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Traditional Christmas Dinners from East to West

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If there is one thing everyone looks forward to on the holidays, it’s the traditional Christmas dinner.  In the U.S., there is such a blend of cultures that it’s hard to name a common meal all people have.  However, many other countries from east to west have unique traditional meals to try. Some of these countries include Russia, Ethiopia, Poland, Sweden, France, Spain, the United Kingdom (U.K.), and Mexico.

Russia boasts a variety of pork: roasted pork, stuffed pig’s head, roasted meat chunks.  Other courses include goose with apples, sour cream hare, lamb, and whole fish.  Berries, fruit, candy, cakes, biscuits, and honey comprise the array of sweets.  Some customary drinks are various broths, Chinese tea (a tradition from the 18th century), and Kissel (a viscous fruit fish of berry juice thickened with starch and an option of adding red wine or dried fruits).

Ethiopia is an oddball in that its population (over half of which is composed of Orthodox Christians) still follows the Julian calendar.  Thus, Christmas, called Ganna, is celebrated on Jan. 7.  Their meal is made of a main course like doro (a spicy chicken stew) or wat (a thick, spicy stew with meat, veggies, and sometimes eggs), injera bread (a flat, round bread used to scoop and eat the food), and homemade wine or beer.

Poland has a special custom where they prepare 12 dishes to commemorate the 12 Apostles on Christmas Eve.  There is no meat; the dishes consist of fish and vegetables, and the meal begins when the first star is seen.  Some common dishes are Barszcz with uszka, kompot, and lamaniec. Barszcz with Uszka is a classic starter and is simply a beetroot soup with dumplings. Kompot is a traditional drink consisting of dried or fresh fruit boiled in water with sugar. Lamaniec is a popular dish in eastern regions and is a flat, hard pancake soaked in warm milk with poppy seeds.

Sweden’s meal is an assorted variety of meat, vegetables, and sweets.  Some meats in a traditional Christmas dinner would be köttbullar(Swedish meatballs), julinska (Christmas ham), various forms of hot dog sausages, and spare ribs.  rödkål (sweet and sour red cabbage) and grönkål (sweet and sour kale) are common side dishes along with potato casserole with anchovies and vörtlimpa (Swedish rye bread with grated orange peels and an array of cheeses).  Gingerbread and julgröt (Christmas rice pudding with an almond inside) are common desserts.

France has a varied medley of meats: oysters, foie gras (goose liver), chestnut-stuffed turkey, smoked salmon.  Walnuts, almonds, raisins, apples, pears, oranges, and winter melon are often seen adorning the table.  The French have a similar custom to the Polish in remembrance to the Apostles.  They have the Thirteen Desserts (some of which might be Bûche du Noël, nougat blanc, or nougat noir au miel) representing Christ and his Apostles. These desserts are set out Christmas Eve and stay out until Dec. 27.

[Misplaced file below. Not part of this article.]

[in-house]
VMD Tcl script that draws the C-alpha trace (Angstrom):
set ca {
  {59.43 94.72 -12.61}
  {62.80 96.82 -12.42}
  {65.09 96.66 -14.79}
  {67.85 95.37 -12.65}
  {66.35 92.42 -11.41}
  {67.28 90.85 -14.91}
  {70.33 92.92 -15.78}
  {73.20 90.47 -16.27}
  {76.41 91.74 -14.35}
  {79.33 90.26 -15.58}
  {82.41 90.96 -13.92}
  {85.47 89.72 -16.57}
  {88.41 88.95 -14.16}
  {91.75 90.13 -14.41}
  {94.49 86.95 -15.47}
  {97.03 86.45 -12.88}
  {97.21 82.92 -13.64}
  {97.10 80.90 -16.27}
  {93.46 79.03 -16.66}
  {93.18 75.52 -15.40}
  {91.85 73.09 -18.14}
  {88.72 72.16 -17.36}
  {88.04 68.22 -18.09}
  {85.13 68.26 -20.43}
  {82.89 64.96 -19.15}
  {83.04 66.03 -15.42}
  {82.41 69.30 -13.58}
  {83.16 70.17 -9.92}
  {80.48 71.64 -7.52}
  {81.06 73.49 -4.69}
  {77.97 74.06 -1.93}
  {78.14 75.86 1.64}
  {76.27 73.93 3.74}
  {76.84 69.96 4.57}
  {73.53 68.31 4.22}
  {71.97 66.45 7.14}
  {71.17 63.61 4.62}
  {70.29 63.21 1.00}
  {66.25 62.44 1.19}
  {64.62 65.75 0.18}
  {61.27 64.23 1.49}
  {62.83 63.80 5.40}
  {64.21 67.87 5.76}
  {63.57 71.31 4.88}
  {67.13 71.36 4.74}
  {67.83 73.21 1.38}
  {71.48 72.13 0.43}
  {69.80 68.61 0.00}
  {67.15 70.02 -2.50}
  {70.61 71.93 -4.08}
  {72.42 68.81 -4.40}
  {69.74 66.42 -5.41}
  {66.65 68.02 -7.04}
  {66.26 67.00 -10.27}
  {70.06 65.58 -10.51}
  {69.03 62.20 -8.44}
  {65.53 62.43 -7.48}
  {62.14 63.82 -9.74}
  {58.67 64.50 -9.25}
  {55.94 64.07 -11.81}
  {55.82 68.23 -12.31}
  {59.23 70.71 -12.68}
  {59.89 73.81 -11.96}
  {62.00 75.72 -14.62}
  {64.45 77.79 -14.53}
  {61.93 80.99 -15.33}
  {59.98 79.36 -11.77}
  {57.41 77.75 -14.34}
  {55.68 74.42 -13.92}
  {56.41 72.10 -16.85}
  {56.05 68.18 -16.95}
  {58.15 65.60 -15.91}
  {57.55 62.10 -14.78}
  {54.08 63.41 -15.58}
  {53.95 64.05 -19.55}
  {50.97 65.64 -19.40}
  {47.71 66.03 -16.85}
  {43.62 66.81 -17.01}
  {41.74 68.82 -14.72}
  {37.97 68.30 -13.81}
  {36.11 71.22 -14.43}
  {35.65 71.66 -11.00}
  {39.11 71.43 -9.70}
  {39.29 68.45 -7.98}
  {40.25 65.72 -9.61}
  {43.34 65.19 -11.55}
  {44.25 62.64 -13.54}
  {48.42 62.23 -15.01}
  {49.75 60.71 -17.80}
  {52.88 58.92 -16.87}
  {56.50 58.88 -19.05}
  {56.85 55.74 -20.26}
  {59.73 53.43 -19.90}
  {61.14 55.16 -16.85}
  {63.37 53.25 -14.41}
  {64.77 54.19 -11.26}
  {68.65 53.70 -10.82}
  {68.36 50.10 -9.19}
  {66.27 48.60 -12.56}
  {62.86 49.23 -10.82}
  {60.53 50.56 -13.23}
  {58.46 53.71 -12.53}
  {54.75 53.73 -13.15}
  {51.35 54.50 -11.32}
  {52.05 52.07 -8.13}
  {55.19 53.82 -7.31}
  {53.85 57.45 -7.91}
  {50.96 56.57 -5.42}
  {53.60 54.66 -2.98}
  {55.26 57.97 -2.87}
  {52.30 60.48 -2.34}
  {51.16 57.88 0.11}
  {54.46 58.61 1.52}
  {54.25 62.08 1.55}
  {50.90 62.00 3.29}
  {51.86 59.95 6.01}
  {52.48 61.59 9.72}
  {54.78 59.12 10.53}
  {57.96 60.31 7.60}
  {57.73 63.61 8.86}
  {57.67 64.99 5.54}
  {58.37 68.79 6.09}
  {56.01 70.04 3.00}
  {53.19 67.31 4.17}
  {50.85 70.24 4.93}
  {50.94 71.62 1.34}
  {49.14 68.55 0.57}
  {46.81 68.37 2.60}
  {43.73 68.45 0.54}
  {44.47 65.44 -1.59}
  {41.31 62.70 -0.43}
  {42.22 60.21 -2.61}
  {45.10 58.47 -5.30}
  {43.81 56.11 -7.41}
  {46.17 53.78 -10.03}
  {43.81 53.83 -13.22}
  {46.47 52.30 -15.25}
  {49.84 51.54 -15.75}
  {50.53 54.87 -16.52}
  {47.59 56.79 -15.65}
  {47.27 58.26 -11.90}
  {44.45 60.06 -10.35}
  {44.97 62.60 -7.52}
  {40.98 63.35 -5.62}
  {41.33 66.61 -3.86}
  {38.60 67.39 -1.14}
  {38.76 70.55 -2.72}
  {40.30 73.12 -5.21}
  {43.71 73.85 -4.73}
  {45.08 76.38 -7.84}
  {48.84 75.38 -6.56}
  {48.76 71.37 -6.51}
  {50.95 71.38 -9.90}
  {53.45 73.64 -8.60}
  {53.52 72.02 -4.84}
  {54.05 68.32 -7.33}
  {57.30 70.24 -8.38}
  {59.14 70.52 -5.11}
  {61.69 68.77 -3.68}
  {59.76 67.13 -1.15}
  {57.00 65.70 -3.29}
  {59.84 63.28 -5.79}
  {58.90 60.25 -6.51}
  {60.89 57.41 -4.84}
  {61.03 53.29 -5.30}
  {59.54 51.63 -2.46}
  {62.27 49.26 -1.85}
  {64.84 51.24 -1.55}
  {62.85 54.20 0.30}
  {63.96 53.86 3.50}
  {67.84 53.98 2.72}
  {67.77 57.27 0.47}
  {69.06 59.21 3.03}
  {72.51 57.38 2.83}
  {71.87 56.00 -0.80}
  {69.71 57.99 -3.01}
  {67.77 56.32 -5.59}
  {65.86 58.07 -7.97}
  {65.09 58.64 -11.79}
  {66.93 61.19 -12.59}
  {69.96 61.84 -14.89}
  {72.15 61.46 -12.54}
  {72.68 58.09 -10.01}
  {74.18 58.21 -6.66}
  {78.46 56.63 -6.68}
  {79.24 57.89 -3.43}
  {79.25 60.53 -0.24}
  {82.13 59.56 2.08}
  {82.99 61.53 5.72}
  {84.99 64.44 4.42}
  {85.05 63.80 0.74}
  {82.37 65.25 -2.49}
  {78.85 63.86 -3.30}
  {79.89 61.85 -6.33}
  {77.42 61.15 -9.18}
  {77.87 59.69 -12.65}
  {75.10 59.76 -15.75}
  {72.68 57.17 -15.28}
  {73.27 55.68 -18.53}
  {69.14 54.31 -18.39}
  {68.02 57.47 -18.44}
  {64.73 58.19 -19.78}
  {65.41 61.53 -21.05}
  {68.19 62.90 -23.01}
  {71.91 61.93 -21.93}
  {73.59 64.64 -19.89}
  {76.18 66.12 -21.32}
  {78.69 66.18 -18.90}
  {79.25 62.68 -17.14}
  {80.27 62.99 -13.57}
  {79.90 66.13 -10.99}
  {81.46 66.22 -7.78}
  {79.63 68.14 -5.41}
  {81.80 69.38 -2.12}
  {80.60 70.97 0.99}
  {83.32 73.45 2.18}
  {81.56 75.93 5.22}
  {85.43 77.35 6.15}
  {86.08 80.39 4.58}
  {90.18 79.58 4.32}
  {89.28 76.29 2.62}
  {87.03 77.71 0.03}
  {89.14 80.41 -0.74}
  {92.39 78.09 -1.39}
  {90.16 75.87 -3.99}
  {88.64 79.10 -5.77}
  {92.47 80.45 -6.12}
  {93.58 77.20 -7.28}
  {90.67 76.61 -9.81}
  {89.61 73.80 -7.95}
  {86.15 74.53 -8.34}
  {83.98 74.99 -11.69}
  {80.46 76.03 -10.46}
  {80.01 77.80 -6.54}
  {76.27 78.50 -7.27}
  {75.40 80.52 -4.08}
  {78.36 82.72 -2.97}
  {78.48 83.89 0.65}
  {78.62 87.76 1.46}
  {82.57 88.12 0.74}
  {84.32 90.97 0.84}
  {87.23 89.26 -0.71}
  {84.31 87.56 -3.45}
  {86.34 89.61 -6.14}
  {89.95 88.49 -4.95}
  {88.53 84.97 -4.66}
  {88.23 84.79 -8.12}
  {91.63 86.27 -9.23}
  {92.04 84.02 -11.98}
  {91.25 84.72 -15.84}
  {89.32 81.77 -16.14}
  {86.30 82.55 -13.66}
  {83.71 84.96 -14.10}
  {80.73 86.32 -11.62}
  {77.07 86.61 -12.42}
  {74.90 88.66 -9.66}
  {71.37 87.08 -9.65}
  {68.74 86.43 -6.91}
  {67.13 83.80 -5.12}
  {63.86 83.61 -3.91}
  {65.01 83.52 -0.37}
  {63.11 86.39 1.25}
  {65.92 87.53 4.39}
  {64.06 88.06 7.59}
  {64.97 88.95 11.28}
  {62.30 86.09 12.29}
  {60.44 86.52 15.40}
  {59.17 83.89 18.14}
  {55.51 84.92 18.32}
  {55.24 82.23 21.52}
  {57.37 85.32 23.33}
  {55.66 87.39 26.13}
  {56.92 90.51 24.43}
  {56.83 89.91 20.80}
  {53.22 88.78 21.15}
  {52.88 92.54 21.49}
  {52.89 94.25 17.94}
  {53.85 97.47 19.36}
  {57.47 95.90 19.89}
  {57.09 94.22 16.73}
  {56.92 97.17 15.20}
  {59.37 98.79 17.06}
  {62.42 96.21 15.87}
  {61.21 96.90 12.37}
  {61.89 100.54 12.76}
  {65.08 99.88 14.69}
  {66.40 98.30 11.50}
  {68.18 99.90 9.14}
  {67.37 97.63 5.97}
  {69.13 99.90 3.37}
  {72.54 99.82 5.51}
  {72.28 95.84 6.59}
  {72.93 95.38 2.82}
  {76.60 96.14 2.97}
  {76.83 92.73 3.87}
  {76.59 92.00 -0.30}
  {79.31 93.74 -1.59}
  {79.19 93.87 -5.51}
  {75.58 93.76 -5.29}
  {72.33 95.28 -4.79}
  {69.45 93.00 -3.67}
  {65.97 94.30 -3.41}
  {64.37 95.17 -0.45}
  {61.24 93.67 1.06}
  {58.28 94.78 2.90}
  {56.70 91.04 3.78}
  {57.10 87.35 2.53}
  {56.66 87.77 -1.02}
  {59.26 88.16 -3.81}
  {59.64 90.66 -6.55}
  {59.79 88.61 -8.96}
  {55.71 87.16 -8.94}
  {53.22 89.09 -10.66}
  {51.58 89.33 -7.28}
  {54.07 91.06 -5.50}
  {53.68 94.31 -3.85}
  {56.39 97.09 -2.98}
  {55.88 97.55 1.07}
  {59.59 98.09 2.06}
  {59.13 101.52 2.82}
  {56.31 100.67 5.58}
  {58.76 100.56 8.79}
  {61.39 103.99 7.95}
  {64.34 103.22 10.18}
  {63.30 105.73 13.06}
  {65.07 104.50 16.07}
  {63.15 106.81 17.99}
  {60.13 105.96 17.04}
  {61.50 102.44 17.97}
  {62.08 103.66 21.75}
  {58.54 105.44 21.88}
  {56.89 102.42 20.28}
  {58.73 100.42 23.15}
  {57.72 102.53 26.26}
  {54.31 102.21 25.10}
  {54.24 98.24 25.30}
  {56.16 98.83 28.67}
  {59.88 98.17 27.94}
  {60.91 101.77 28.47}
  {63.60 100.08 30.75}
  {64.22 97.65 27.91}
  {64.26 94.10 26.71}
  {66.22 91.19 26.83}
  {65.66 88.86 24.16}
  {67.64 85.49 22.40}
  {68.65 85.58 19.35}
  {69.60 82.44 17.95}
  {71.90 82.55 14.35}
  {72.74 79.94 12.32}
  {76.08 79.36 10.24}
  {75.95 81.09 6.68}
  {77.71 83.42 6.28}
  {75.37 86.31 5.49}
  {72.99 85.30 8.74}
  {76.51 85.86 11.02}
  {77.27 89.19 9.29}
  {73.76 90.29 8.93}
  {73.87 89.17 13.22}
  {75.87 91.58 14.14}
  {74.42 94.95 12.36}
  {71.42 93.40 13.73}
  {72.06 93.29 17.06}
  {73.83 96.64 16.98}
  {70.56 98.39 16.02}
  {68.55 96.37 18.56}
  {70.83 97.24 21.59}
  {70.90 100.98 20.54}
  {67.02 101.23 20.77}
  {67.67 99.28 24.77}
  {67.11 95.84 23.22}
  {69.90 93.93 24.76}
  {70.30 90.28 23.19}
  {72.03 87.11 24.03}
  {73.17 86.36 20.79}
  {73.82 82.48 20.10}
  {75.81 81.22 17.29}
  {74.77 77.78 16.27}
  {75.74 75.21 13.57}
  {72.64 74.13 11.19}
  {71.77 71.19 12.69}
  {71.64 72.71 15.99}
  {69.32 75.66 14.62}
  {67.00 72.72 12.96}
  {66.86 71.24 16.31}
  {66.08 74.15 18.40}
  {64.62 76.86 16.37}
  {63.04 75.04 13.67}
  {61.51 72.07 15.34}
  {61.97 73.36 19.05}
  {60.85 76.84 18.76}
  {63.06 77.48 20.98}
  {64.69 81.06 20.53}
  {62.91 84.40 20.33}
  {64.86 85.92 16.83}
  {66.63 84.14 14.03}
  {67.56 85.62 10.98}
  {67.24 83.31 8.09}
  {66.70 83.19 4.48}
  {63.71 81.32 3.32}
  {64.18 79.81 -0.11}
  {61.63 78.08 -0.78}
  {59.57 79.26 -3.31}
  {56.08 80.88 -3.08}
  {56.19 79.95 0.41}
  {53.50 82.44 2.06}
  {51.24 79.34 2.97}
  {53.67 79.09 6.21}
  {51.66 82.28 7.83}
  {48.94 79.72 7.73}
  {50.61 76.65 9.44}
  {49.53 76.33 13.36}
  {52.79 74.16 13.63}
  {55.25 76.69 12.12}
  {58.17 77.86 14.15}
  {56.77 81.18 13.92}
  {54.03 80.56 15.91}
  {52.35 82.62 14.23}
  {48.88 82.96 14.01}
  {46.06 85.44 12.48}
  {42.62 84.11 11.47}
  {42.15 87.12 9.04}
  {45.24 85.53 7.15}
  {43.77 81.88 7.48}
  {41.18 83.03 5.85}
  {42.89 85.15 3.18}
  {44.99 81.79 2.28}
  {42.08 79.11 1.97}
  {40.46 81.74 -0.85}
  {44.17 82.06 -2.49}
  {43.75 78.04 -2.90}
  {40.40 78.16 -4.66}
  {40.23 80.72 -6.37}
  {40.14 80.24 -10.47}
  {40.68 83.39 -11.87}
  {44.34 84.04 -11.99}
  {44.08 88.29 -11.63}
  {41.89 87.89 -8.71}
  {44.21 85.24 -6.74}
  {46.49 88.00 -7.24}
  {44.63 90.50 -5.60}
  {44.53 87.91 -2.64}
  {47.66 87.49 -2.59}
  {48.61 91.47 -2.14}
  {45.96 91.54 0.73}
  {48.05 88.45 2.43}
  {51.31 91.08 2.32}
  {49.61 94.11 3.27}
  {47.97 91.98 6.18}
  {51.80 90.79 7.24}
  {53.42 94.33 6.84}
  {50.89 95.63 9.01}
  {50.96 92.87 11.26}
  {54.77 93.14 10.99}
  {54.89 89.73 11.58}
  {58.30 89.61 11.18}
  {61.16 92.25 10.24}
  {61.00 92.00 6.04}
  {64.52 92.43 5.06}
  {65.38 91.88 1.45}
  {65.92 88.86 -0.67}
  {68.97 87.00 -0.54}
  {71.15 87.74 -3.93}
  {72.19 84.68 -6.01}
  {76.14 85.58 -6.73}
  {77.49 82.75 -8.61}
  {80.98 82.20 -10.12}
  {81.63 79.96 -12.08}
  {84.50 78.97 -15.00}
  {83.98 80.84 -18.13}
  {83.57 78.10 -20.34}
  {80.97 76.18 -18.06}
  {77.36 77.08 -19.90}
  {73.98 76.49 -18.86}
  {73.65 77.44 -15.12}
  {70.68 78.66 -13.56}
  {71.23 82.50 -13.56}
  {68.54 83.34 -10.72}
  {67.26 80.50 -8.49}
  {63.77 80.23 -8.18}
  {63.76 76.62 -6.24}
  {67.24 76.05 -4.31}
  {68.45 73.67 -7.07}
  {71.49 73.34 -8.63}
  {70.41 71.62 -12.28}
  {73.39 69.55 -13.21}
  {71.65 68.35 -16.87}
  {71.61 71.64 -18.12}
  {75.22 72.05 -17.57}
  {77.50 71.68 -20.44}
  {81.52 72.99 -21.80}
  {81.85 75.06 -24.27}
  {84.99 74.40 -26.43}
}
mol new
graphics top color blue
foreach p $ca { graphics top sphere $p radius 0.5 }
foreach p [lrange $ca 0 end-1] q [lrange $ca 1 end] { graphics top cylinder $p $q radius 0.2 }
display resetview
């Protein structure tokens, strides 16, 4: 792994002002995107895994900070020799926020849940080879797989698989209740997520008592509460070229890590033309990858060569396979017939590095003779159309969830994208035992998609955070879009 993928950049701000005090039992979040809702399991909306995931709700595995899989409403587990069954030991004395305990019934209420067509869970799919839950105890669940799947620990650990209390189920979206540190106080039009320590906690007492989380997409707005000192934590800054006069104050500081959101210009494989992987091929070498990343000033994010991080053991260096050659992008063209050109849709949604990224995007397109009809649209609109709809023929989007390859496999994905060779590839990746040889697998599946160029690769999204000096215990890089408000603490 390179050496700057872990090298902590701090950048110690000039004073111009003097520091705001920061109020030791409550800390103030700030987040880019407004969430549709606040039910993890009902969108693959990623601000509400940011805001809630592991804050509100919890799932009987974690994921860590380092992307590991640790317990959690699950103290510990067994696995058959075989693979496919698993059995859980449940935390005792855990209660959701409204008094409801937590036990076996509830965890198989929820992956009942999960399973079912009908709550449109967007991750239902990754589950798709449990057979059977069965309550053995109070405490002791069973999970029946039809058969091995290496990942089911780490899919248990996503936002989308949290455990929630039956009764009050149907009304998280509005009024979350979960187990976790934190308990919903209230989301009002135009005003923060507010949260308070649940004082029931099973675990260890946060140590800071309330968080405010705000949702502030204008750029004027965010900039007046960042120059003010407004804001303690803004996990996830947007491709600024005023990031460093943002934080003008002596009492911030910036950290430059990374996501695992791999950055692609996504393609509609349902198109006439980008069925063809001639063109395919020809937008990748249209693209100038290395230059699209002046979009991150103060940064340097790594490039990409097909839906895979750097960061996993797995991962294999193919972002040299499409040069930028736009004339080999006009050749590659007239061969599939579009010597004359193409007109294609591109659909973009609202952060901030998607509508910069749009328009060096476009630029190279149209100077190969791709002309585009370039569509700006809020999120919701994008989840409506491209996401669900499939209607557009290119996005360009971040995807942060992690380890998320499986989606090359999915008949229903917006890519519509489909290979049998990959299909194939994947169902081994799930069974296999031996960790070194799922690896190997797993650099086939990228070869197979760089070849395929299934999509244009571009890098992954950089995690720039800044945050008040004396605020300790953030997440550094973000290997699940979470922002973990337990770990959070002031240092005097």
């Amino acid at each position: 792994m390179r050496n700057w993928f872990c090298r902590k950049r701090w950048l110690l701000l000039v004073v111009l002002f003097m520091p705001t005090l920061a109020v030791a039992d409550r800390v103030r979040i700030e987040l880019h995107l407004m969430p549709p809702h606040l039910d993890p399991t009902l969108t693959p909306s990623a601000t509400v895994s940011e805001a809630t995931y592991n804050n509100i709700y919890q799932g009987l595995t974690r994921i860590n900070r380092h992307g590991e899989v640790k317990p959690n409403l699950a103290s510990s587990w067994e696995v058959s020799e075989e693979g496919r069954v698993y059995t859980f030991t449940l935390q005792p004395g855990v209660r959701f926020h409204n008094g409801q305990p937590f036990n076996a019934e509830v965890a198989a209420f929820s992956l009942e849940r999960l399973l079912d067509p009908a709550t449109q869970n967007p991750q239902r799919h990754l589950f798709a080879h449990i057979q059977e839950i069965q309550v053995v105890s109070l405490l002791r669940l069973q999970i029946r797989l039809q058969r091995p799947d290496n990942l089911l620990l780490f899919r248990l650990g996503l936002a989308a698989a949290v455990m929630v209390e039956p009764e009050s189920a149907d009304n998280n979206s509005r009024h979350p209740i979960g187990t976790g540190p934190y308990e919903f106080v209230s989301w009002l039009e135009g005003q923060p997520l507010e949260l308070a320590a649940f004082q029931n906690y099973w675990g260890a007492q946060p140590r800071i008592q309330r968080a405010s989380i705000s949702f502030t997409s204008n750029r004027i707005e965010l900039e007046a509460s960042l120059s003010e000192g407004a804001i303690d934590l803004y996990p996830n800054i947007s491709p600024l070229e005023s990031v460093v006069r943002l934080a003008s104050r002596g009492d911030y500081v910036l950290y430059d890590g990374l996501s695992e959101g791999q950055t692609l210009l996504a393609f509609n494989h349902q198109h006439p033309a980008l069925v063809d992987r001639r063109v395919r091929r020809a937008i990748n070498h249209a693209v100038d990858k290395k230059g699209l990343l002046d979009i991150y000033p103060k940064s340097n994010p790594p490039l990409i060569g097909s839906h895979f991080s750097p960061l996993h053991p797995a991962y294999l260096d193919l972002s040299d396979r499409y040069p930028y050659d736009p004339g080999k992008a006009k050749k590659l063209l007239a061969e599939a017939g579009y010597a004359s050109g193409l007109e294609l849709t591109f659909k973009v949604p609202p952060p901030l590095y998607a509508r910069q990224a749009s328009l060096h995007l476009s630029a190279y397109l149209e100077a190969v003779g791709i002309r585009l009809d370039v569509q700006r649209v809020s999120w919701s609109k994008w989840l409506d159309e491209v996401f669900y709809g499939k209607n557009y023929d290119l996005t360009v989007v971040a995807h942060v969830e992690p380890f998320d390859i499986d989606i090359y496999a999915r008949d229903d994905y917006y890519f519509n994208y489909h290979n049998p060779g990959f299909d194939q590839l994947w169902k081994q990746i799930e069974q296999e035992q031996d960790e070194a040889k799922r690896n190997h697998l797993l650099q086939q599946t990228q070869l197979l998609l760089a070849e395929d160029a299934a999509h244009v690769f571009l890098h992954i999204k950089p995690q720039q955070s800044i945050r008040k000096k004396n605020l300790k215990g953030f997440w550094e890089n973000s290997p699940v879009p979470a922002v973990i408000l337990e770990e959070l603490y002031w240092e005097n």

Spain has a wide assortment of meats and desserts that decorate their tables on the holidays.  Jamón (Spanish dry-cured ham), roasted lamb, and roasted turkey are common dishes along with langostinos (king prawn) and Gilt-head bream (a fish with an average mass of 21 lbs.).  Often seen treats are turrón (a form of nougat), marzipan, churros, and King Cake (a dry cake with nutmeg and cinnamon, icing of lemon flavor, and colored crystals).

The U.K. has a vast variety of meats, sides, drinks, and desserts to help celebrate Christmastime.  Roast turkey, Beef Wellington, and Christmas ham are regular favorites.  To complement these, stuffing, cranberry sauce, and Brussels sprouts are common side dishes.  Hot chocolate and mulled wine are popular drinks, and the meal is topped off with desserts such as a chocolate Yule log, gingerbread, and Twelfth Night Cake (only served on the final day of Christmas).

Finally, in the Western Hemisphere is Mexico sporting a medley of meats, stews, sugary delights, and drinks.  Cidra (apple cider), atole (a corn-based drink), and Rompope (an equivalent to eggnog) complement a meal of seasoned and dressed meats such as stuffed roasted turkey, honey-glazed ham with cherries and pineapple, and jamón, a shared dish with Spain.  To accompany these meats are stews such as menudo (tripe and hominy soup prepared the preceding evening) or pozole (hominy soup with pork).  Some desserts to finish the meal are bunuelos (a fried pastry), cocada (coconut candy), and marzipan, another shared dish with Spain.

From east to west, this world is connected by Christmas, and everyone must eat.  These are just a few of the 194 other countries aside from the U.S. on Earth.  There are plenty of others with their own cultures and traditions surrounding their Christmas meal, and this is only a taste of the blessed diversity of Christmastime.





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